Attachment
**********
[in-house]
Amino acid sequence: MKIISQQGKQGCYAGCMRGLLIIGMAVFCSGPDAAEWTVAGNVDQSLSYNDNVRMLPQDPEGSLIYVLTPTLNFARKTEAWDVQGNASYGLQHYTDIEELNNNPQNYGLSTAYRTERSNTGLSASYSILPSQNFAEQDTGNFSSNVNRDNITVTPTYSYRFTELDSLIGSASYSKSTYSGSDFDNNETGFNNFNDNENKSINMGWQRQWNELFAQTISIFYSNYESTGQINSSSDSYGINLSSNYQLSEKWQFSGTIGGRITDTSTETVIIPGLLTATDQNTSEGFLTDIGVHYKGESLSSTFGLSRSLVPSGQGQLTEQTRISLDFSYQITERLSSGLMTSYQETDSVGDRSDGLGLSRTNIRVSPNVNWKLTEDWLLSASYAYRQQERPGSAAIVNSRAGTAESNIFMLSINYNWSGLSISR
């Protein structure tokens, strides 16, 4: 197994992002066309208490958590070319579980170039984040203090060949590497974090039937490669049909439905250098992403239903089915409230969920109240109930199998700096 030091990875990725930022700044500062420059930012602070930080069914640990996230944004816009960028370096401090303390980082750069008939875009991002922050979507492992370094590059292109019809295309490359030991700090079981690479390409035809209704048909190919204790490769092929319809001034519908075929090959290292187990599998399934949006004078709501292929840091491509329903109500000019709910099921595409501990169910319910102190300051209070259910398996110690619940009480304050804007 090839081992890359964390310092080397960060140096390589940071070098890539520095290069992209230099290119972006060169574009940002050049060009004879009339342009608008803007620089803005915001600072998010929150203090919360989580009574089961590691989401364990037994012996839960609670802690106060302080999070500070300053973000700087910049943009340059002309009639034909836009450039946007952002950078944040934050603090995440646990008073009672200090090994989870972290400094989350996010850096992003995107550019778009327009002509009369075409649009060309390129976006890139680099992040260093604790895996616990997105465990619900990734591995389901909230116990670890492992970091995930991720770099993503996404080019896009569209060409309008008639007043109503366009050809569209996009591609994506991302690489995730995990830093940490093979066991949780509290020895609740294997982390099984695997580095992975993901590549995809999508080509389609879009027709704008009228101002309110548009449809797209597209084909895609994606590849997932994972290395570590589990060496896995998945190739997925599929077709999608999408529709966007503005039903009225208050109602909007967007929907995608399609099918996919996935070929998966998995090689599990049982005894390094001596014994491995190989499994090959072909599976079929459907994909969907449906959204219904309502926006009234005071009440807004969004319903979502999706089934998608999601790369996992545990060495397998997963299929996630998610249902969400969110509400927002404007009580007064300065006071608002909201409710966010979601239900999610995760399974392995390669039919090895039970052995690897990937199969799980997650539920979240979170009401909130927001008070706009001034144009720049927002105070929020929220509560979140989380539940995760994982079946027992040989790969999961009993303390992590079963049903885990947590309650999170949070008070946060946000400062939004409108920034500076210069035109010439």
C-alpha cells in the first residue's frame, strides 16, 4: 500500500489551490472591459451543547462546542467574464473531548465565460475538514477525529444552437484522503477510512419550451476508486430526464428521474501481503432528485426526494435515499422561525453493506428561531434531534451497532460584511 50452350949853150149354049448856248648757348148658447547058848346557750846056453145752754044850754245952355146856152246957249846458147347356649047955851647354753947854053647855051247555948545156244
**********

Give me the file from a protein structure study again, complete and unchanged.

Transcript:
[in-house]
Amino acid sequence: MKIISQQGKQGCYAGCMRGLLIIGMAVFCSGPDAAEWTVAGNVDQSLSYNDNVRMLPQDPEGSLIYVLTPTLNFARKTEAWDVQGNASYGLQHYTDIEELNNNPQNYGLSTAYRTERSNTGLSASYSILPSQNFAEQDTGNFSSNVNRDNITVTPTYSYRFTELDSLIGSASYSKSTYSGSDFDNNETGFNNFNDNENKSINMGWQRQWNELFAQTISIFYSNYESTGQINSSSDSYGINLSSNYQLSEKWQFSGTIGGRITDTSTETVIIPGLLTATDQNTSEGFLTDIGVHYKGESLSSTFGLSRSLVPSGQGQLTEQTRISLDFSYQITERLSSGLMTSYQETDSVGDRSDGLGLSRTNIRVSPNVNWKLTEDWLLSASYAYRQQERPGSAAIVNSRAGTAESNIFMLSINYNWSGLSISR
């Protein structure tokens, strides 16, 4: 197994992002066309208490958590070319579980170039984040203090060949590497974090039937490669049909439905250098992403239903089915409230969920109240109930199998700096 030091990875990725930022700044500062420059930012602070930080069914640990996230944004816009960028370096401090303390980082750069008939875009991002922050979507492992370094590059292109019809295309490359030991700090079981690479390409035809209704048909190919204790490769092929319809001034519908075929090959290292187990599998399934949006004078709501292929840091491509329903109500000019709910099921595409501990169910319910102190300051209070259910398996110690619940009480304050804007 090839081992890359964390310092080397960060140096390589940071070098890539520095290069992209230099290119972006060169574009940002050049060009004879009339342009608008803007620089803005915001600072998010929150203090919360989580009574089961590691989401364990037994012996839960609670802690106060302080999070500070300053973000700087910049943009340059002309009639034909836009450039946007952002950078944040934050603090995440646990008073009672200090090994989870972290400094989350996010850096992003995107550019778009327009002509009369075409649009060309390129976006890139680099992040260093604790895996616990997105465990619900990734591995389901909230116990670890492992970091995930991720770099993503996404080019896009569209060409309008008639007043109503366009050809569209996009591609994506991302690489995730995990830093940490093979066991949780509290020895609740294997982390099984695997580095992975993901590549995809999508080509389609879009027709704008009228101002309110548009449809797209597209084909895609994606590849997932994972290395570590589990060496896995998945190739997925599929077709999608999408529709966007503005039903009225208050109602909007967007929907995608399609099918996919996935070929998966998995090689599990049982005894390094001596014994491995190989499994090959072909599976079929459907994909969907449906959204219904309502926006009234005071009440807004969004319903979502999706089934998608999601790369996992545990060495397998997963299929996630998610249902969400969110509400927002404007009580007064300065006071608002909201409710966010979601239900999610995760399974392995390669039919090895039970052995690897990937199969799980997650539920979240979170009401909130927001008070706009001034144009720049927002105070929020929220509560979140989380539940995760994982079946027992040989790969999961009993303390992590079963049903885990947590309650999170949070008070946060946000400062939004409108920034500076210069035109010439």
C-alpha cells in the first residue's frame, strides 16, 4: 500500500489551490472591459451543547462546542467574464473531548465565460475538514477525529444552437484522503477510512419550451476508486430526464428521474501481503432528485426526494435515499422561525453493506428561531434531534451497532460584511 50452350949853150149354049448856248648757348148658447547058848346557750846056453145752754044850754245952355146856152246957249846458147347356649047955851647354753947854053647855051247555948545156244